Unlike Cantona, he was no thug. Unlike Gascoigne, he was loyal to one club. Unlike Beckham, he never lived in the glare of publicity. He also had as much talent as all three. It's fans of other clubs who are making sneering remarks about ambition and commitment. I'm no Saints fan, but I know we'd all love to have a player that talented who wanted to stay with our team for their whole career.
Colin, England

Matthew Le Tissier in his prime was a marvellous talent, as good a feel on the ball as any player before or since. What Matthew lacked was 'killer instinct'; if he had had Beckham's determination to grab the game by the scruff of the neck he would have been better than Pele.
Mal Walker, Australia

Although a staunch Bradford City fan, I was always keen to see footballing magic Le God would perform. This man was a wonderfully talented and incredibly loyal individual, and the fact that he wasn't a regular in the England side at his peak is a travesty.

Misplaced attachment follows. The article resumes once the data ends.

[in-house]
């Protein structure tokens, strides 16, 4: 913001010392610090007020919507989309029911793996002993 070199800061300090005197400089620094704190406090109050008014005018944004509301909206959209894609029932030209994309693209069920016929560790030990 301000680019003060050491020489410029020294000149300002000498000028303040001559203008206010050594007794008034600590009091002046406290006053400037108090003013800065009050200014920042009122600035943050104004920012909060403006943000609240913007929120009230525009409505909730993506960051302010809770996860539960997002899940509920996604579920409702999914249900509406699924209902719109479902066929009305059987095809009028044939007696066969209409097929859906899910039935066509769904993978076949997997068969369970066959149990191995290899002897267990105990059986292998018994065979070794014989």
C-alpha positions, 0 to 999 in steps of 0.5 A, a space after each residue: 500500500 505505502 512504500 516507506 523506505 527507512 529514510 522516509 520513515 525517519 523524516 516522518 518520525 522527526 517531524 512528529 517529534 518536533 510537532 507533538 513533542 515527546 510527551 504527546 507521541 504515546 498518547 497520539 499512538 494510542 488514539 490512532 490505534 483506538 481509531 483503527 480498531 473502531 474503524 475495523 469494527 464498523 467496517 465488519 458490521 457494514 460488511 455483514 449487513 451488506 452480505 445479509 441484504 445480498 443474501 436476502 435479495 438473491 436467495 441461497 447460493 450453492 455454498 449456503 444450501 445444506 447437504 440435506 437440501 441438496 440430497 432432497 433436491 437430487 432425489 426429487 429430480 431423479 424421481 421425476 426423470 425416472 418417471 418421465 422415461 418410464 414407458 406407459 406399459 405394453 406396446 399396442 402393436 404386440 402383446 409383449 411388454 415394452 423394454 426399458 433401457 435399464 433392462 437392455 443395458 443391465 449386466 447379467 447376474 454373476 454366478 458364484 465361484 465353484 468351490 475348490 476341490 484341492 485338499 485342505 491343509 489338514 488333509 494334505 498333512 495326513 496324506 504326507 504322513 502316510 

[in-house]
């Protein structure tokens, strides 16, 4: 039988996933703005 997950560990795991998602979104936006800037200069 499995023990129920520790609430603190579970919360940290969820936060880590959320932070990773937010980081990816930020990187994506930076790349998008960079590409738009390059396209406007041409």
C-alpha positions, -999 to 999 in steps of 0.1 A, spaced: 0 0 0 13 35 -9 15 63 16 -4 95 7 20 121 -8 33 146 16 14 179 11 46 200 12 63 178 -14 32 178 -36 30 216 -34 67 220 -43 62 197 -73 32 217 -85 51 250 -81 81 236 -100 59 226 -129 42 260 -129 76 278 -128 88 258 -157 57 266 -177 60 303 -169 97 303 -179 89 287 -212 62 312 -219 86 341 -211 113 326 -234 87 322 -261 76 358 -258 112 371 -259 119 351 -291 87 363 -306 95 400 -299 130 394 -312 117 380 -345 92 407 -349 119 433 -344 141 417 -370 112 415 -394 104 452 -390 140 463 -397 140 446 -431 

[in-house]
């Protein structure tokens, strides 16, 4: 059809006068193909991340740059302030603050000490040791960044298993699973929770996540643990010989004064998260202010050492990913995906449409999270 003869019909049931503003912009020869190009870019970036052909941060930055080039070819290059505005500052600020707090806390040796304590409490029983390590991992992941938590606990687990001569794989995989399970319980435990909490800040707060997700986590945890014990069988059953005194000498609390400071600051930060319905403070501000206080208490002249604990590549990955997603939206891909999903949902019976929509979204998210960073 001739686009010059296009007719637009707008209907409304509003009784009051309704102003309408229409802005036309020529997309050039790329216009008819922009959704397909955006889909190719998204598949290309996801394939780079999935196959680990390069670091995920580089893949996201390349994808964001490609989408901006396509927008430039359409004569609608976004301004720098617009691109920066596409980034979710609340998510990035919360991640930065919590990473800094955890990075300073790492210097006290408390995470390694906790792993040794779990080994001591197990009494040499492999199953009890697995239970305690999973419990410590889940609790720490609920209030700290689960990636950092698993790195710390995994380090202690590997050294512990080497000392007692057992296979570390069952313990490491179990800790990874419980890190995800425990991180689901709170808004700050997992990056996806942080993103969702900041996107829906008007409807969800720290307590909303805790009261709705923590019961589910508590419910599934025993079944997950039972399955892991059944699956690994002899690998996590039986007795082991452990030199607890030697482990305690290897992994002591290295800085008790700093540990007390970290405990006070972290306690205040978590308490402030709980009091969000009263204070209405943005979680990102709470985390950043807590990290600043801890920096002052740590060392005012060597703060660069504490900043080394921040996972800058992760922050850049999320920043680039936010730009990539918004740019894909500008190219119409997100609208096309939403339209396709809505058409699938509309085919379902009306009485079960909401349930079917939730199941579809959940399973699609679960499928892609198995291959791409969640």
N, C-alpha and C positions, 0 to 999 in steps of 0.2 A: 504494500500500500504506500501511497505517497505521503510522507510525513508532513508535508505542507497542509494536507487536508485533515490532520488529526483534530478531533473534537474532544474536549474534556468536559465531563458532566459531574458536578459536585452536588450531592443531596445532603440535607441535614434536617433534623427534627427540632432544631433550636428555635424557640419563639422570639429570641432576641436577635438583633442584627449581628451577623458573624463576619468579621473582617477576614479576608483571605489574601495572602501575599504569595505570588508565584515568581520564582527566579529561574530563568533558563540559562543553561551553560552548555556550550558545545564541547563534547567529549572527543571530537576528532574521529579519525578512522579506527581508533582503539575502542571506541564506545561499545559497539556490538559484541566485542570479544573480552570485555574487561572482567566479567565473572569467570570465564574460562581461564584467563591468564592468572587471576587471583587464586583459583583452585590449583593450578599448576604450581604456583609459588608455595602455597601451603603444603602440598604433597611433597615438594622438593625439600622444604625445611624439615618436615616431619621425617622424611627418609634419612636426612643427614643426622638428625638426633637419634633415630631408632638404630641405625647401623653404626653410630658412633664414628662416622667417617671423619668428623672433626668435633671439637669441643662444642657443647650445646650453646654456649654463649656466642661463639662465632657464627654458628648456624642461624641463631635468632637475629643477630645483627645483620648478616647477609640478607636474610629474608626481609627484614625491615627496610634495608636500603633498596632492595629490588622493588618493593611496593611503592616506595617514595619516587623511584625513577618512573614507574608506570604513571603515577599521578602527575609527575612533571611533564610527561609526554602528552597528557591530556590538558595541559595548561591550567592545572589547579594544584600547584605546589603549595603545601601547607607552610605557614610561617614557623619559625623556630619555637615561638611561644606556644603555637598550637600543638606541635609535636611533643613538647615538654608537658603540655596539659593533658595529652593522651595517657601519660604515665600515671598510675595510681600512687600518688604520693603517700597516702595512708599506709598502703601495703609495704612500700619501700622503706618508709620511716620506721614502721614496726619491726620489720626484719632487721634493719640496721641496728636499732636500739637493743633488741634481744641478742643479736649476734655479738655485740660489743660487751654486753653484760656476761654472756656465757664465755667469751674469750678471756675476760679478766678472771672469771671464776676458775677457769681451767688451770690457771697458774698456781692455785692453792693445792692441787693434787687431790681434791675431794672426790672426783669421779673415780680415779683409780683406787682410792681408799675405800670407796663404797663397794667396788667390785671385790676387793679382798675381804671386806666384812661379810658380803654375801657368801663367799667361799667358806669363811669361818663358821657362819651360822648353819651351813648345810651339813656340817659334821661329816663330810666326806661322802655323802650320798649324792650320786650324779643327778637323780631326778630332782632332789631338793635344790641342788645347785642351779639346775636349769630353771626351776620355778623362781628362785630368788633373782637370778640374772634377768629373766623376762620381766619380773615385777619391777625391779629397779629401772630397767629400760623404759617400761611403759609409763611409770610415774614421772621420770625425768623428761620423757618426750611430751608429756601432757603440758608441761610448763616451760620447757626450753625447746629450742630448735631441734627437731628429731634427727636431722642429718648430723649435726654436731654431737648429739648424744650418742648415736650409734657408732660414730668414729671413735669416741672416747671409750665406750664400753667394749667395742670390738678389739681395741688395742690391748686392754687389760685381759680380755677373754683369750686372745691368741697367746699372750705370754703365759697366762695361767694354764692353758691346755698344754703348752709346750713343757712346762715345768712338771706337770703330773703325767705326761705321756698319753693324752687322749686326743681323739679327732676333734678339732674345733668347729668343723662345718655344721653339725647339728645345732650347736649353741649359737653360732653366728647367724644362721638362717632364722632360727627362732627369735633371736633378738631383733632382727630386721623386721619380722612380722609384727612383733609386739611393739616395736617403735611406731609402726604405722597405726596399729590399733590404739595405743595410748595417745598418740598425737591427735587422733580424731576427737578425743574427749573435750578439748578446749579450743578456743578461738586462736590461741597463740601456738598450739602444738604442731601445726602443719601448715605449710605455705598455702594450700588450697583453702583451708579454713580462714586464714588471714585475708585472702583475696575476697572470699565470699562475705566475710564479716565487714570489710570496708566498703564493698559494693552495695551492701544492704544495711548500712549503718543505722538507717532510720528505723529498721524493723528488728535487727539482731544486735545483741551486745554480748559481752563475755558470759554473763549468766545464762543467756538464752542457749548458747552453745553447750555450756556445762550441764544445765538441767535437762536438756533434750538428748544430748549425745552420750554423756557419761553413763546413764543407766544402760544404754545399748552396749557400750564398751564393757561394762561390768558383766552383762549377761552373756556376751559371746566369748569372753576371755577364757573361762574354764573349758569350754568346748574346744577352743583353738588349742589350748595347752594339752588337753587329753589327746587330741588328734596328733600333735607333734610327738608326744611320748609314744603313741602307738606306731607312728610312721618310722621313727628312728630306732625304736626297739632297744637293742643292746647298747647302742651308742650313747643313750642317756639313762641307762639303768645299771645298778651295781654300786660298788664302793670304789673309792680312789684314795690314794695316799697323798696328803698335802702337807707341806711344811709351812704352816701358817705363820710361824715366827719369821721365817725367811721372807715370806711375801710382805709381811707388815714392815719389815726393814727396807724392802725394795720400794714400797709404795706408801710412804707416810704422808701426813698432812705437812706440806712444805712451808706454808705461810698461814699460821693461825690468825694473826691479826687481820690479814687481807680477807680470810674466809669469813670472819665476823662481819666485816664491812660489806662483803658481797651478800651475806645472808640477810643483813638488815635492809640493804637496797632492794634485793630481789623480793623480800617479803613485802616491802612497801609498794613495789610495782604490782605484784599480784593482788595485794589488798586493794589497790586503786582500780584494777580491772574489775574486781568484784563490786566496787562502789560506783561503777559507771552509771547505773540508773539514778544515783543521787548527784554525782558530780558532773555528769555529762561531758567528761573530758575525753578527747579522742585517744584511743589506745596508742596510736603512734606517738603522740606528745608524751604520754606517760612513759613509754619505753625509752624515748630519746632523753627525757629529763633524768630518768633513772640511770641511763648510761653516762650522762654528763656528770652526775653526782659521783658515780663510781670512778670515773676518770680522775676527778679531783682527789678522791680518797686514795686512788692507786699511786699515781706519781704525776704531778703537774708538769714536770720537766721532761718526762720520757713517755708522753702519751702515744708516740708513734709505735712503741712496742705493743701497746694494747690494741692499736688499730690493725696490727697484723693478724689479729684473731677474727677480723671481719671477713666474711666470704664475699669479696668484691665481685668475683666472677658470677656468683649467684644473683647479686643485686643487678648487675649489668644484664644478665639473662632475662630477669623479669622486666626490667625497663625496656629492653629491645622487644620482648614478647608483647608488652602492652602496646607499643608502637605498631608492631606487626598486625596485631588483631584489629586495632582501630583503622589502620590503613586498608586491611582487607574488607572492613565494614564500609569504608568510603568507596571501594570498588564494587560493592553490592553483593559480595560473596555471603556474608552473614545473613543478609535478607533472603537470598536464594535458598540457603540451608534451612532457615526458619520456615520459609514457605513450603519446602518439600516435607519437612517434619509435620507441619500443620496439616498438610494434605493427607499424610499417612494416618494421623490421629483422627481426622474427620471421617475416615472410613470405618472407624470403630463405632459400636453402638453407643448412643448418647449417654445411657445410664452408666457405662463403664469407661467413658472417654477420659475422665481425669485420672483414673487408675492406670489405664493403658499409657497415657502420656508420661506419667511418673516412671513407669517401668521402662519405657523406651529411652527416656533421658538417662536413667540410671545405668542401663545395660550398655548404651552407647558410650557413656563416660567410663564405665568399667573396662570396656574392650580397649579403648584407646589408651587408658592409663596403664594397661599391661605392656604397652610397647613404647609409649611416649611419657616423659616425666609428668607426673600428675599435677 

The goal that sticks in memory for me was against Blackburn. Matty did a couple of 'knee ups' and volleyed the ball past Tim Flowers from a full 35 yards!! Wonderful. Please stay in the game Matt.
Andrew Yeadon, New Zealand

Thanks Matt for your mastery, your sublime skill and your loyalty - you love football far more than some so called stars that are more interested in big money moves and their own egos. We will never EVER forget you. Le God┐simply the best!!
Rich White, UK


I don't support Southampton but I have nothing but respect for him.
Drew, London

Le Tissier was a good player with a lot of natural ability, but he could never be called a great. He played out his career for a mediocre team, happy to be a big fish in a small pond, and his form was always fitful at best.

I remember watching him come on as a sub with a big belly after he'd been out injured - something he would never have got away with at any other club.